Introduction: Kinect Controlled Arms

This instructable was created in fulfillment of the project requirement of the Makecourse at the University of South Florida (

The purpose of this class to create something using the programing, 3D modeling and 3D printing skills we acquired throughout the semester. My idea for the final project was to repurpose my old Kinect sensor into something interesting. Using the Microsoft Kinect SDK, Processing, and a few libraries I got started experimenting on different things I could do with my Kinect and concluded with some cool looking Kinect controlled arms.

Things you will need:

Some software: Processing 2, Arduino, Simple Open NI, Microsoft Kinects SDK 1.7

Arduino Uno

4 servo motors

3D Printed Arms (optional)

Step 1: Downloads

First you will need to download the Arduino software:


Then Processing 2 (needs to be processing 2, won't work on processing 3):


Next is the Microsoft Kinect SDK (this contains the drivers you need to operate the Kinect):


Following that, you will need to download the Simple Open NI library for processing, and add it to the java libraries folder:


Step 2: Setting Up Your Arduino

The setup of the Arduino board is simple, just connect 4 servos to directly to the board as shown in the picture. For power, I used a bread board connected to the Arduino but depending on what servos you want to use you might need a different power supply.

Step 3: Writing Arduino Code

The coding is very simple, all that it needs to do is read the signal being sent by processing which is going to be 4 angles each corresponding to one of the joints.

1. Add the Servo library

2. Name the servos

3. Create local variables to store values sent by processing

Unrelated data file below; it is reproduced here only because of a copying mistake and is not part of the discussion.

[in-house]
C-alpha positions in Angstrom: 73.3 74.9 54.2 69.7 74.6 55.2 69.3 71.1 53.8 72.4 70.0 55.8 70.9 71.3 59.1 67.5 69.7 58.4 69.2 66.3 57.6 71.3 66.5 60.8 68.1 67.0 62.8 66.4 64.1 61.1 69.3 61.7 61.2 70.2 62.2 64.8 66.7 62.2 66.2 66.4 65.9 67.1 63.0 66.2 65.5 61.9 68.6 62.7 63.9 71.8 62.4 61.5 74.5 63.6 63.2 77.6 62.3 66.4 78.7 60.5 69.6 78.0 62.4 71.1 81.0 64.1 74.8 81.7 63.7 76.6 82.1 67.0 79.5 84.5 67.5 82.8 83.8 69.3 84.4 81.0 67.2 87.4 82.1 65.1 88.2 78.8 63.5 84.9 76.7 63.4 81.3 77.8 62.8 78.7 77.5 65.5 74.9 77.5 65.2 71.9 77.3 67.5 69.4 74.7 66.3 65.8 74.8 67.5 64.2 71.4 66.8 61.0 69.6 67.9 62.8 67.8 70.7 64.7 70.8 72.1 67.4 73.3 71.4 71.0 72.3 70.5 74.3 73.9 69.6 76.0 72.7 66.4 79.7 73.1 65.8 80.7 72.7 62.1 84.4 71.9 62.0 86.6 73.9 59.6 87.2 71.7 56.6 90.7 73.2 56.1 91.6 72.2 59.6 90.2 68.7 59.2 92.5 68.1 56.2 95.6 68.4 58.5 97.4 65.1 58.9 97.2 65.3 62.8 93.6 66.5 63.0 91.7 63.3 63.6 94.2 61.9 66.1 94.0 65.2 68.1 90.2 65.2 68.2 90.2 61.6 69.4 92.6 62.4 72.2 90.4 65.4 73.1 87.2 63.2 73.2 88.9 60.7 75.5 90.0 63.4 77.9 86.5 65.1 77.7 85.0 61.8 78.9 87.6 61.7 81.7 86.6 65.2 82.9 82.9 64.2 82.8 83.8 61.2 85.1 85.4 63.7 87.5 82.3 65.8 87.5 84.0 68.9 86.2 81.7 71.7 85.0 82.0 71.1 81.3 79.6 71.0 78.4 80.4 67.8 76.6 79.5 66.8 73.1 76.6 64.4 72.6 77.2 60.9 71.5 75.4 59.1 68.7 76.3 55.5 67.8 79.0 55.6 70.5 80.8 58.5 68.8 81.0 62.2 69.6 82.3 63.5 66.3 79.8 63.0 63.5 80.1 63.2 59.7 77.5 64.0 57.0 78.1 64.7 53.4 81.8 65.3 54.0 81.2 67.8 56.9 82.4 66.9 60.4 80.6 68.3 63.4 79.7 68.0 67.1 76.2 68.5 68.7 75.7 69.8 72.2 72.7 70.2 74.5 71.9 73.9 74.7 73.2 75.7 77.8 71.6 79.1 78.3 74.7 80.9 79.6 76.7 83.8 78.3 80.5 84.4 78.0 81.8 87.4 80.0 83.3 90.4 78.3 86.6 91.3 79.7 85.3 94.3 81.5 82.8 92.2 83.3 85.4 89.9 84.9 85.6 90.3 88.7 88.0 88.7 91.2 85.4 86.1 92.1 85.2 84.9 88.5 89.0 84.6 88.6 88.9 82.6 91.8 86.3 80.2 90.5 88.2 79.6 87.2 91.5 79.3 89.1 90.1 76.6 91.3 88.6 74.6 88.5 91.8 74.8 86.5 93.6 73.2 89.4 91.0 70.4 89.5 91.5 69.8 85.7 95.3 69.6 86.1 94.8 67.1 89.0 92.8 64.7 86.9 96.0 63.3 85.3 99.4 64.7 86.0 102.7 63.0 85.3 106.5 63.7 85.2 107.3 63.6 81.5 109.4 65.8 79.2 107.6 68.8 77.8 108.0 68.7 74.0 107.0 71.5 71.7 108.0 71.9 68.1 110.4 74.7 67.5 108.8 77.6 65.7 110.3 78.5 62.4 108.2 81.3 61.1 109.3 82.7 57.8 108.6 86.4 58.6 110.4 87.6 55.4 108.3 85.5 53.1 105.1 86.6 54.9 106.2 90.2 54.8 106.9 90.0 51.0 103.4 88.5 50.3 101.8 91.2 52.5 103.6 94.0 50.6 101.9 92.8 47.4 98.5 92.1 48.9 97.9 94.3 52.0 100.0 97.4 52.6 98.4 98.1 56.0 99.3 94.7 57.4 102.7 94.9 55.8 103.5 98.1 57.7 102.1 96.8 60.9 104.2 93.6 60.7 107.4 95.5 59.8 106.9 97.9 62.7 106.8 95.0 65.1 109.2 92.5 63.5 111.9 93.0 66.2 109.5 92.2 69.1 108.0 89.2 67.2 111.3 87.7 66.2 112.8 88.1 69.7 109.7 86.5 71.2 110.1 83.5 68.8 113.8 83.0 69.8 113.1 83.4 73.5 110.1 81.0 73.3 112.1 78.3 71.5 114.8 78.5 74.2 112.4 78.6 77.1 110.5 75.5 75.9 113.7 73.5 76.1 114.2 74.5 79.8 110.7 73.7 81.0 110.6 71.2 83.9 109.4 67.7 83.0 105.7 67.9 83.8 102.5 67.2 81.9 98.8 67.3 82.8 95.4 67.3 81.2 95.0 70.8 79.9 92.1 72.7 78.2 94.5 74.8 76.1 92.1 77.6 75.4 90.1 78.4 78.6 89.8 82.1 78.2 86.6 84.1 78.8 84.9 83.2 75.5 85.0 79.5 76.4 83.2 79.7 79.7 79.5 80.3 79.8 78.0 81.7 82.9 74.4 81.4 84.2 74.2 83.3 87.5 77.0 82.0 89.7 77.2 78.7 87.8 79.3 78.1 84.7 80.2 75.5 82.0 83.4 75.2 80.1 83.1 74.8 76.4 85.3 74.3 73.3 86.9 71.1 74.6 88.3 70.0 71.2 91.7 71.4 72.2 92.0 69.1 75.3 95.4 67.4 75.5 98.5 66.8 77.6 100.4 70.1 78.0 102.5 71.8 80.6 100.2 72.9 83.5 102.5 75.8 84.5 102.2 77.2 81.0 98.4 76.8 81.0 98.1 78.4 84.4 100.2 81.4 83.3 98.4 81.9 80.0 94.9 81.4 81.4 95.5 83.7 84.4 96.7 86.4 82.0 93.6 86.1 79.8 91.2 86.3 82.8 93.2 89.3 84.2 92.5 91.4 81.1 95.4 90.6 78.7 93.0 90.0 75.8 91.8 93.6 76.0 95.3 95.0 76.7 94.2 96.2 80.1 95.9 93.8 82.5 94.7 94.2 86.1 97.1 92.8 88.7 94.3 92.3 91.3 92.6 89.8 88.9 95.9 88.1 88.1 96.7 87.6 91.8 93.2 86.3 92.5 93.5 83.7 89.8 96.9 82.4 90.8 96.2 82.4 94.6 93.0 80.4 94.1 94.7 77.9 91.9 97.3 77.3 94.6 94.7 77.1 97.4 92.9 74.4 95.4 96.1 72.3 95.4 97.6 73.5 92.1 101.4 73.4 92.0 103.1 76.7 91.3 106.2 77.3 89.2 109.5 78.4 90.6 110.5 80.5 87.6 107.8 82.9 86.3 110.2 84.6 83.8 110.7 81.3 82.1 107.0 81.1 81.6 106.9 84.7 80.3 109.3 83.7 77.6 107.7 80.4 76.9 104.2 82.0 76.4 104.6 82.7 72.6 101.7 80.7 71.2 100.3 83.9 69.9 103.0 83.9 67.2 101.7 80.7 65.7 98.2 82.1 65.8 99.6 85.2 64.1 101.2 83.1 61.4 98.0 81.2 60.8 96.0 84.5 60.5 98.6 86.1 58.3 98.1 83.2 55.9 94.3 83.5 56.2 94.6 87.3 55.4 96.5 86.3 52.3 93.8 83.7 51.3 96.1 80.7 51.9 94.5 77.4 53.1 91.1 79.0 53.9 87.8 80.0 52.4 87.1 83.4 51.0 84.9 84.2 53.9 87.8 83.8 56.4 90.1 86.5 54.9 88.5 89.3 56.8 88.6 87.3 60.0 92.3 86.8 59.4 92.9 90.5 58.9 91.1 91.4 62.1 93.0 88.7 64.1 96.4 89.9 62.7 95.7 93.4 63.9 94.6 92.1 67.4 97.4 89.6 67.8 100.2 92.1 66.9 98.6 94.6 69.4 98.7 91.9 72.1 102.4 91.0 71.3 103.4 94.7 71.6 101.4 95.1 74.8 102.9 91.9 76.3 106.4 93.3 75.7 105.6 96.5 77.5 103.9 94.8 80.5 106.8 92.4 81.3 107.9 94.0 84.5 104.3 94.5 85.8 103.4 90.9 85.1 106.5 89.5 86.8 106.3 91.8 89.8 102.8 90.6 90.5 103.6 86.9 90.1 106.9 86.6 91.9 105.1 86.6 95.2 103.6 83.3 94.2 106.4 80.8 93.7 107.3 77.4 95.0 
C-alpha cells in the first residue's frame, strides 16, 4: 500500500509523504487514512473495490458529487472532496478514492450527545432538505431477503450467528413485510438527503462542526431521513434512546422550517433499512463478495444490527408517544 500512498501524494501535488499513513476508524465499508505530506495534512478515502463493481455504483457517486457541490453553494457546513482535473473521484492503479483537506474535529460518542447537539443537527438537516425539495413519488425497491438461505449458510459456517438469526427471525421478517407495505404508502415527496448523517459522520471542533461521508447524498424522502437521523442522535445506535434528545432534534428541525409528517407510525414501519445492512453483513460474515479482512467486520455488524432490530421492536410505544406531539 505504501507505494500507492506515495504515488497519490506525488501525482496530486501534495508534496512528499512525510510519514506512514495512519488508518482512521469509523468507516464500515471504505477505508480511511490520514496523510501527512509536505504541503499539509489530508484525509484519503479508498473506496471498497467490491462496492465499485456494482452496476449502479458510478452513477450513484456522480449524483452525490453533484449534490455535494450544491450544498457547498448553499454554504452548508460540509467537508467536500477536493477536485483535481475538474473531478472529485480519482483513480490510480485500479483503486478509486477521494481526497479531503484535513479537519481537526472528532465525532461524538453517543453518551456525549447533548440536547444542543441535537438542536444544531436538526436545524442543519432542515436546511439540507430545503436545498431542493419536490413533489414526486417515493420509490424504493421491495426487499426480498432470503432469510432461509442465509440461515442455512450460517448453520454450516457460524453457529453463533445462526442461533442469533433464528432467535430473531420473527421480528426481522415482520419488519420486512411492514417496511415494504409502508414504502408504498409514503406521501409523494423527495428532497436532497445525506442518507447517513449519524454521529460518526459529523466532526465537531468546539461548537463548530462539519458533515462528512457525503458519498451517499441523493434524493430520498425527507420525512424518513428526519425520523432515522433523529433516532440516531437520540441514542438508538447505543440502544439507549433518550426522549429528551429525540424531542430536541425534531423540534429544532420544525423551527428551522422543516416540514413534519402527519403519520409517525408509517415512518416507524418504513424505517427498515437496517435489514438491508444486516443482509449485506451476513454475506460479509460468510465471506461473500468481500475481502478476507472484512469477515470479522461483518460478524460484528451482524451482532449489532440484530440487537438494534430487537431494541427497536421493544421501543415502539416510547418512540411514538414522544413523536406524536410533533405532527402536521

4. Attach your servos

5. In the main loop check for signal

6. If the signal exists then start reading the data and writing it out to the servos

Step 4: Writing Processing Code

Writing the code for processing will be the most complicated part, the best way to start the code will be to use one of the examples included in the library, this way all the error messages and error contentions will already be in place. The one I started with was the “User” example; this will already include some of the tracking and user detection functions that we will need.

The first changes you will need to make is to add the “processing.serial.*” library at the top of your code, this will enable processing to talk to the Arduino.

Next you will need to add a way for processing to find the Arduino by adding the following in your set up:

Now the more complicated part. The first step on getting any measurements will be to get the different points that the Kinect will track, for this you will have to make points in the different joints that you will want to track. Here will show you the process for the right side; the left side is the same thing just change all the right for left.

Once you find these points you need to make vectors between them so that you can measure the angle in between them.

Then, find the angles in between them by using the lowing fiction and then entering your vectors as such.

Finally, send the four numbers that you calculated to the Arduino using the following and you are done with the processing code and the most complicated part.

Step 5: Modeling and Printing the Arms

This is mostly an optional step, you can use markers and rubber bands is you wish. The limiting factor for this design is going to be how much torque your servos will be able to put out here, I uploaded the files I used for my arms.


maria_AI (author)2016-12-13

I tried making the project....

it shows this error in processing => context.enableUser(); => The method enableUser(int) int the type SimpleOpenNi is not applicable for the arguments()

Swansong (author)2016-12-09

This is fun! Especially if you were playing Just Dance or something along that vein. :)